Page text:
Former Virginia Democratic Party Chairman Richard J. Davis claimed yesterday that he has won over more than enough previously uncommitted delegates to capture his party's lieutenant governor nomination on the first ballot.
Davis's leading opponent, former Arlington legislator Ira M. Lechner, labeled the claim "political flim-flim," but did not dispute reports that he is seriously considering a face-saving move that would remove him from the lieutenant governor's race and place him at the helm of the state party instead.
"I'm certainly considering it, and I'm serious about listening to the concerns of the people who are talking about it," said Lechner, a Washington labor lawyer who is considered a liberal maverick by Virginia standards.
Lechner added, however, that he is still a long way from deciding how to respond to suggestions from campaign supporters that he seek the chairmanship of the party as an accommodation for liberals; he said he is "not giving up or giving in" on his lieutenant governor campaign.
No one in the campaigns of Davis and Democratic gubernatorial candidate Charles S. Robb "is offering any such deals," Lechner said. "Nobody is showing any inclination for accommodations."
Former Portsmouth mayor Davis told reporters at a Richmond news conference yesterday that his new supporters, gathered from among uncommitted delegates and state legislators, give him at least 58 votes more than the 1,805 needed for a first ballot victory at the state party convention to be held in Virginia Beach May 29-30.
Unofficial figures prepared by the state party list Davis as leading the race with 1,686 delegates, followed by Lechner at 1,119 delegates and state Sen. Dudley (Buzz) Emick of Fincastle at 166.
Davis is a close ally of Lt. Gov. Robb who has been identified with the moderate-to-conservative arm of the state party.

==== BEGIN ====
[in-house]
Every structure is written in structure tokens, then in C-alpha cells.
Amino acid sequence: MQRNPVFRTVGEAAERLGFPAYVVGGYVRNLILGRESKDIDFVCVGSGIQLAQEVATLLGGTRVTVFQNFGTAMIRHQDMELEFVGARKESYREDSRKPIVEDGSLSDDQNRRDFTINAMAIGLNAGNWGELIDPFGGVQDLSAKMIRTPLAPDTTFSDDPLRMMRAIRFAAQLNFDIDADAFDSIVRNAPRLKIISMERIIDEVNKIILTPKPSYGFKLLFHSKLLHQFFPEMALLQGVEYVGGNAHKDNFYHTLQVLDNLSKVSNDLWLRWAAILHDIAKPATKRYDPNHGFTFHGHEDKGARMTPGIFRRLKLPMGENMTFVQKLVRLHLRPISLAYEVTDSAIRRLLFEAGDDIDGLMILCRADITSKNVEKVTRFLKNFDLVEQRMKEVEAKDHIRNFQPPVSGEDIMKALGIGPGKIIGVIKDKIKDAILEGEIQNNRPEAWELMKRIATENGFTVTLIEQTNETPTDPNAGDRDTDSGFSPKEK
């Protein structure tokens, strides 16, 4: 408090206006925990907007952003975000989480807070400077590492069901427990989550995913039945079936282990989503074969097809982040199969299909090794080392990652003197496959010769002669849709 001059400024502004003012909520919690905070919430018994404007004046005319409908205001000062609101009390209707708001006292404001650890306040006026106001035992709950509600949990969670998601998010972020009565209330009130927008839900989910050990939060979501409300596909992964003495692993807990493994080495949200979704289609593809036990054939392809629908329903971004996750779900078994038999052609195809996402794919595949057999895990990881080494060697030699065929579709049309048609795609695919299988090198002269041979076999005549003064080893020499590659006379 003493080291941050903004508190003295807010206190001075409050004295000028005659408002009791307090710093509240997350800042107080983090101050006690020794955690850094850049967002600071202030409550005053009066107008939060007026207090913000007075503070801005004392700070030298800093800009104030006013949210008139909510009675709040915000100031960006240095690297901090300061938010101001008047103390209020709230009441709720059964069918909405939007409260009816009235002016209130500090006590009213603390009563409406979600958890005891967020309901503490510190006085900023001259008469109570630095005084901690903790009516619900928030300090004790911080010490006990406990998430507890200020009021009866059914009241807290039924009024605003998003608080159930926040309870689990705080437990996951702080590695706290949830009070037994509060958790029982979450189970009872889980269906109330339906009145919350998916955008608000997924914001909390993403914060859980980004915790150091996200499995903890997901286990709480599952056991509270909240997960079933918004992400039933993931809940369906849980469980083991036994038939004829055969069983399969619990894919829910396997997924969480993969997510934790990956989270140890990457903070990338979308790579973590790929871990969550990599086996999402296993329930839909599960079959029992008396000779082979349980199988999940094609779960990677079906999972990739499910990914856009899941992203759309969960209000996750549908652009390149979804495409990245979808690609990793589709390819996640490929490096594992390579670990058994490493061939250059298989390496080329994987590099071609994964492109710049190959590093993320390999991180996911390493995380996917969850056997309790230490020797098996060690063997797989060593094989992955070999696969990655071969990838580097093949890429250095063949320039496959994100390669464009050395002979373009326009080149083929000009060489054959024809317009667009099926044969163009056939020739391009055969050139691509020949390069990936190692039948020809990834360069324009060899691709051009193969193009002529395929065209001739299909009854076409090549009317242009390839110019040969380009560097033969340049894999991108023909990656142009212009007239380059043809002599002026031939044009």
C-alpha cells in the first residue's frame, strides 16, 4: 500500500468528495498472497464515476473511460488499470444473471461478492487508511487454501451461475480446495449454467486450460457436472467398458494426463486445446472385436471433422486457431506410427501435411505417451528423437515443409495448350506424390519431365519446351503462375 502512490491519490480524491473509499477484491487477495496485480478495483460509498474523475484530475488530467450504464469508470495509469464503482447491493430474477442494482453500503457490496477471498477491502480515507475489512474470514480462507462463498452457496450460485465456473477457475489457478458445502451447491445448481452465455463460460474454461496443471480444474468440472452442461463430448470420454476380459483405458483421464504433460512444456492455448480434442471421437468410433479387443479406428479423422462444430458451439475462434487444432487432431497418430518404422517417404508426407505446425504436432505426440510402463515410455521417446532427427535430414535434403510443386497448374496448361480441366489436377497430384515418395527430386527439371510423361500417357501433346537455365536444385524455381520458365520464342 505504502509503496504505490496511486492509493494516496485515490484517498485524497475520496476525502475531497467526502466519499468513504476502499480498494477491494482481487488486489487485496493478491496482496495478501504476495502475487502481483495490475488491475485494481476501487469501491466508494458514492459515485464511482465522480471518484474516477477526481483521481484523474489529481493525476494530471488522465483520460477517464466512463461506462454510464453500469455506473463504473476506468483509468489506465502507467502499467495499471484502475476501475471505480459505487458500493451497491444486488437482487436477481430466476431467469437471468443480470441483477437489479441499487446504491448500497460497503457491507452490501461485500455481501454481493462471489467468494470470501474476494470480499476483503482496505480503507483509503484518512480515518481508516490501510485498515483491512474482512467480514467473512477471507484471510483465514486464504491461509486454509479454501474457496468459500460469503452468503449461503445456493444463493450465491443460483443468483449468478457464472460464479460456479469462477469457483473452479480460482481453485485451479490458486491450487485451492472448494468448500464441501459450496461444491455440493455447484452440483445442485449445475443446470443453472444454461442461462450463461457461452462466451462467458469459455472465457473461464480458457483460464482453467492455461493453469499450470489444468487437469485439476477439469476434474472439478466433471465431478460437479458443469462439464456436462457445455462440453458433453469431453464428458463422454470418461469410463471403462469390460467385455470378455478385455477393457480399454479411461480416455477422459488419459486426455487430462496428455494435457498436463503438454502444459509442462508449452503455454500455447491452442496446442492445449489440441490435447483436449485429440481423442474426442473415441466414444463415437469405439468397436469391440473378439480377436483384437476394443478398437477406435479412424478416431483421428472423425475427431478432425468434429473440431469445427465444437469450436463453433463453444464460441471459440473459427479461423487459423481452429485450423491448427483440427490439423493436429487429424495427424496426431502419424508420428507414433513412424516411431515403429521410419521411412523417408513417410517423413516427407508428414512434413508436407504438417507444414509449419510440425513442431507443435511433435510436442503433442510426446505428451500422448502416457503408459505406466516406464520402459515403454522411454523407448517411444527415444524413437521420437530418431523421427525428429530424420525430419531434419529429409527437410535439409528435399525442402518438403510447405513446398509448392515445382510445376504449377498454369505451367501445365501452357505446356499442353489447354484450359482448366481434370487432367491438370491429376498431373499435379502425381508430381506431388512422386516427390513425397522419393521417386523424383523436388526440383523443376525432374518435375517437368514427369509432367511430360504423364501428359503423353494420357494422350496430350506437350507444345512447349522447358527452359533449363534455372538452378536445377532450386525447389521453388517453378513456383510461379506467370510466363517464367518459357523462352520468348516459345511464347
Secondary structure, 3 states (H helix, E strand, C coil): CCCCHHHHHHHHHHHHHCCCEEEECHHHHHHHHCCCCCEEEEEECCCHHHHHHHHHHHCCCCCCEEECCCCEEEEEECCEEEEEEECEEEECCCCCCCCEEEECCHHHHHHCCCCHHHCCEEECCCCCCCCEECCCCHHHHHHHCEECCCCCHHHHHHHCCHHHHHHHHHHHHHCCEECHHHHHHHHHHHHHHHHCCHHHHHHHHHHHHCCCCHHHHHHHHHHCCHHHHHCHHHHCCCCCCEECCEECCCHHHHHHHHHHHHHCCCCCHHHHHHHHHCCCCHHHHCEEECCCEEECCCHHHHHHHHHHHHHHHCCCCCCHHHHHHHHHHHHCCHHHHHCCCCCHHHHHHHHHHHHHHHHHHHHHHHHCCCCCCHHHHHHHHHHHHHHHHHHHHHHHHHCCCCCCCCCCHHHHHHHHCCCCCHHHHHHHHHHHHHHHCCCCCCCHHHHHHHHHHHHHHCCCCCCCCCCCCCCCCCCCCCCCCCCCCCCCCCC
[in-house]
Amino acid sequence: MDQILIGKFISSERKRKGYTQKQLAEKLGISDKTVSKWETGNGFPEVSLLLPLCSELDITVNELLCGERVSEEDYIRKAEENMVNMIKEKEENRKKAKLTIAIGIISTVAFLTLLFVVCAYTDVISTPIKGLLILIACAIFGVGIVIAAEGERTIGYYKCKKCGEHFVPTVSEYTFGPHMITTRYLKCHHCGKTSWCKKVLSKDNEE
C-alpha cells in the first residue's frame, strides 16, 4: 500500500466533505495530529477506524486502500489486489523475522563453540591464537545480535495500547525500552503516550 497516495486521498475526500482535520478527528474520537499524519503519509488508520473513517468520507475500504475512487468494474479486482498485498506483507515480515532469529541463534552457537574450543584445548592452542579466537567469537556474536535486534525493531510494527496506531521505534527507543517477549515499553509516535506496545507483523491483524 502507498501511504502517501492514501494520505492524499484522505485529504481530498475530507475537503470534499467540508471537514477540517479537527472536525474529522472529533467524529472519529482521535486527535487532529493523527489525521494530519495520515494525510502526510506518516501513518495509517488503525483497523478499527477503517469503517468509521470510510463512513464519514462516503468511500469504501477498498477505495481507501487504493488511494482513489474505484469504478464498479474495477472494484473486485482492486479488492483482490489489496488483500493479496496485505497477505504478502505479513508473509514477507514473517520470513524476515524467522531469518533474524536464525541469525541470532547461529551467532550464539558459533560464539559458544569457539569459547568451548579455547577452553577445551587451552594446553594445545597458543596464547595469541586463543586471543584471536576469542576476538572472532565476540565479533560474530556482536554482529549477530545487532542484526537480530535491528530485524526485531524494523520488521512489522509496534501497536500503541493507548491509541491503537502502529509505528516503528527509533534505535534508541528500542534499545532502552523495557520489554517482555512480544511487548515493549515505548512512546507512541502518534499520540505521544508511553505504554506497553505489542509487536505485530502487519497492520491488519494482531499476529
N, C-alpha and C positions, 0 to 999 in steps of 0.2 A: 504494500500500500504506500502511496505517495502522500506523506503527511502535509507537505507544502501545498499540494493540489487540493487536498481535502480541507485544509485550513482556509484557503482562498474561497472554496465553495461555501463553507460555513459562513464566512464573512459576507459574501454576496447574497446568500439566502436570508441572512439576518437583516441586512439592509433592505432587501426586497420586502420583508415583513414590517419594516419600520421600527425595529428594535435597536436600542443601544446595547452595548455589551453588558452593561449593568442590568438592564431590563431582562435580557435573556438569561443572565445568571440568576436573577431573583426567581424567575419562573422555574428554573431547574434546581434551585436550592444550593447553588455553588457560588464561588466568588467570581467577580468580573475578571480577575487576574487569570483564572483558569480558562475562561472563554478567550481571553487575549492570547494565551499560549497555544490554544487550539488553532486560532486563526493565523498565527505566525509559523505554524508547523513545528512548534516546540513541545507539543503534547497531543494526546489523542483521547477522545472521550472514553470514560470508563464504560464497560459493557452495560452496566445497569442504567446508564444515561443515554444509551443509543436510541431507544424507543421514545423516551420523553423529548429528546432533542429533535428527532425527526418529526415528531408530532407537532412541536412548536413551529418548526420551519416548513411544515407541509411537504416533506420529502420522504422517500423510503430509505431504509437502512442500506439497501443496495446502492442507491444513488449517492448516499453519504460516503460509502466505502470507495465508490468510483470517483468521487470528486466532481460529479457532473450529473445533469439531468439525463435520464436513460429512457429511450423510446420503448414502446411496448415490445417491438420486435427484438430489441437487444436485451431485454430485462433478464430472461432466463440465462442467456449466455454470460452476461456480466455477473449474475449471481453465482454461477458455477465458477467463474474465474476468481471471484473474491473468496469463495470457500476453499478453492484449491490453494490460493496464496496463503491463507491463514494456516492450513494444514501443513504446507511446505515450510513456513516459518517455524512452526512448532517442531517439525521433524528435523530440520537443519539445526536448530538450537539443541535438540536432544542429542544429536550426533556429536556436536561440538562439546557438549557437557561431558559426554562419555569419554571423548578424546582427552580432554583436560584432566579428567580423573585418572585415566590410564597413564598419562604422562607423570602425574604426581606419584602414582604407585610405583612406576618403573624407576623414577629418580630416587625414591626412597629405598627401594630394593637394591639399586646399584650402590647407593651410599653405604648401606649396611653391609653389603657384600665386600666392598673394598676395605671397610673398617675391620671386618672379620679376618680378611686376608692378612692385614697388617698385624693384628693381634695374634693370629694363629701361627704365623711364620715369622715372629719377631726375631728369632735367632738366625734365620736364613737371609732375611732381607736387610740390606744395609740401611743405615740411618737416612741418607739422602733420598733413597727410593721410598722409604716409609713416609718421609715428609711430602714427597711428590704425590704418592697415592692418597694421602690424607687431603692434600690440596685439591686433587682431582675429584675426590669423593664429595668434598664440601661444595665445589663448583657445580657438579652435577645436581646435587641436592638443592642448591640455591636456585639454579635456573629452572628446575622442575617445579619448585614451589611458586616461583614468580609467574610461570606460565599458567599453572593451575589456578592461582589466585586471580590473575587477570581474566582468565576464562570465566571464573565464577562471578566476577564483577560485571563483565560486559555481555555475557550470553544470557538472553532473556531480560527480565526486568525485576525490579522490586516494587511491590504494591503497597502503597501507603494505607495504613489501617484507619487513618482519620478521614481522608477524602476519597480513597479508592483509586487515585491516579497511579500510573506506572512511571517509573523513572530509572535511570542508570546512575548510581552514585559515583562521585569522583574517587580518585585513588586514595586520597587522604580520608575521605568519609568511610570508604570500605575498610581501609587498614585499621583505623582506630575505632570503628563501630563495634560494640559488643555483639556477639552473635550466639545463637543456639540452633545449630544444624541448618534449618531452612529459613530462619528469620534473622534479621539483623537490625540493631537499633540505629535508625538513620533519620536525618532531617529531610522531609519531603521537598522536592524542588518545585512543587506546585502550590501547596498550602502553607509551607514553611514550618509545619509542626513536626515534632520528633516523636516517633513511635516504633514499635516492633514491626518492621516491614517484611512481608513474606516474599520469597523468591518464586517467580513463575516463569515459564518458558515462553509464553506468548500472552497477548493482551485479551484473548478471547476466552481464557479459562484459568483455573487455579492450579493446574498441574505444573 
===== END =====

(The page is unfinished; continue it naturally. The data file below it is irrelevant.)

Despite Lechner's apparent delegate strength, rumors that the was considering abandoning his lieutenant governor run in favor of the state party chairmanship started circulating last weekend after he suffered a major setback at the hands of a temporary party credentials committee, which rejected Lechner's challenges to nearly 1,000 Davis delegates.
The Northern Virginia's campaign was further damaged this week by the revelation that rules adopted by the party's temporary rules committee could drastically reduce Lechner's delegate bargaining power. Under those rules, delegates will cast their ballots for lieutenant governor and attorney general nominees at the same time. Lechner forces, had instructed many of their delegates to declare themselves uncommitted in the attorney general's race in hope of negotiating with attorney general candidates Gerald Baliles and Erwin S. (Shad) Solomon for more votes.
Reversing the decisions of the temporary rules and credentials committees would likely require a heated convention floor fight by Lechner forces and anger Robb supporters, who hope for a peaceful convention portrait of their candidate.
Virginia's Republicans will choose their lieutenant governor nominee in convention next month from among State Sens. Herbert H. Bateman, Nathan H. Miller and former Fairfax legislator Guy O. Farley Jr. Attorney General J. Marshall Coleman is unopposed for the Republican gubernatorial nomination.